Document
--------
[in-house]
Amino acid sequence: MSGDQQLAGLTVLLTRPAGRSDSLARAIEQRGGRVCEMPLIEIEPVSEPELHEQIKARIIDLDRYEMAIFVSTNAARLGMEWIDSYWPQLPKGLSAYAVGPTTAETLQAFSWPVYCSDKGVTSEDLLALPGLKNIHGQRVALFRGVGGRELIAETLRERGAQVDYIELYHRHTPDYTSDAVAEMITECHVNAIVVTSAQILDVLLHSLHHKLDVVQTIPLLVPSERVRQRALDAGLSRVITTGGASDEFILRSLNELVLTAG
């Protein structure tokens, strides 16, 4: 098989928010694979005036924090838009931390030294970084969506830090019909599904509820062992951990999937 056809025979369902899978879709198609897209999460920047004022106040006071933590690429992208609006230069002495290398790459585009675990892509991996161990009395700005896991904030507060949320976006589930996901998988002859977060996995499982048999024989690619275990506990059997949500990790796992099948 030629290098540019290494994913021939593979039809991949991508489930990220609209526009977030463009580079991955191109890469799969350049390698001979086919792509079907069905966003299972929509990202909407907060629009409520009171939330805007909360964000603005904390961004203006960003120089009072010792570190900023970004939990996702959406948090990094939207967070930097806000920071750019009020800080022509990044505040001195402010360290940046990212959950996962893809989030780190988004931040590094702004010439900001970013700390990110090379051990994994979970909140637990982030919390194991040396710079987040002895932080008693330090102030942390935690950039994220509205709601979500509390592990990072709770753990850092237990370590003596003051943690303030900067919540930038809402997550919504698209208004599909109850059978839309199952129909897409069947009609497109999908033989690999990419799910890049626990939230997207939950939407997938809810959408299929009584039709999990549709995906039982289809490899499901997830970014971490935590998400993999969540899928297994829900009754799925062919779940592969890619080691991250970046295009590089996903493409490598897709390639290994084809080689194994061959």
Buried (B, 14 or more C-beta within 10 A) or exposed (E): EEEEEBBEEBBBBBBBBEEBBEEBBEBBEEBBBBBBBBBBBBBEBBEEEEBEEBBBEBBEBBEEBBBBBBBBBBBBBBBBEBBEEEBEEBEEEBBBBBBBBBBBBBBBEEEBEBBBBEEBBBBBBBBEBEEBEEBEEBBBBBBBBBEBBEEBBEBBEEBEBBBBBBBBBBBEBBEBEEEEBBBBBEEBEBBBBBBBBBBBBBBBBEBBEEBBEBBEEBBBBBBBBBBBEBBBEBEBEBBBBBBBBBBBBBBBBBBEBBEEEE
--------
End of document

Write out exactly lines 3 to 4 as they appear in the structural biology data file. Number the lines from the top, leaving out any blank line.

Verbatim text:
């Protein structure tokens, strides 16, 4: 098989928010694979005036924090838009931390030294970084969506830090019909599904509820062992951990999937 056809025979369902899978879709198609897209999460920047004022106040006071933590690429992208609006230069002495290398790459585009675990892509991996161990009395700005896991904030507060949320976006589930996901998988002859977060996995499982048999024989690619275990506990059997949500990790796992099948 030629290098540019290494994913021939593979039809991949991508489930990220609209526009977030463009580079991955191109890469799969350049390698001979086919792509079907069905966003299972929509990202909407907060629009409520009171939330805007909360964000603005904390961004203006960003120089009072010792570190900023970004939990996702959406948090990094939207967070930097806000920071750019009020800080022509990044505040001195402010360290940046990212959950996962893809989030780190988004931040590094702004010439900001970013700390990110090379051990994994979970909140637990982030919390194991040396710079987040002895932080008693330090102030942390935690950039994220509205709601979500509390592990990072709770753990850092237990370590003596003051943690303030900067919540930038809402997550919504698209208004599909109850059978839309199952129909897409069947009609497109999908033989690999990419799910890049626990939230997207939950939407997938809810959408299929009584039709999990549709995906039982289809490899499901997830970014971490935590998400993999969540899928297994829900009754799925062919779940592969890619080691991250970046295009590089996903493409490598897709390639290994084809080689194994061959």
Buried (B, 14 or more C-beta within 10 A) or exposed (E): EEEEEBBEEBBBBBBBBEEBBEEBBEBBEEBBBBBBBBBBBBBEBBEEEEBEEBBBEBBEBBEEBBBBBBBBBBBBBBBBEBBEEEBEEBEEEBBBBBBBBBBBBBBBEEEBEBBBBEEBBBBBBBBEBEEBEEBEEBBBBBBBBBEBBEEBBEBBEEBEBBBBBBBBBBBEBBEBEEEEBBBBBEEBEBBBBBBBBBBBBBBBBEBBEEBBEBBEEBBBBBBBBBBBEBBBEBEBEBBBBBBBBBBBBBBBBBBEBBEEEE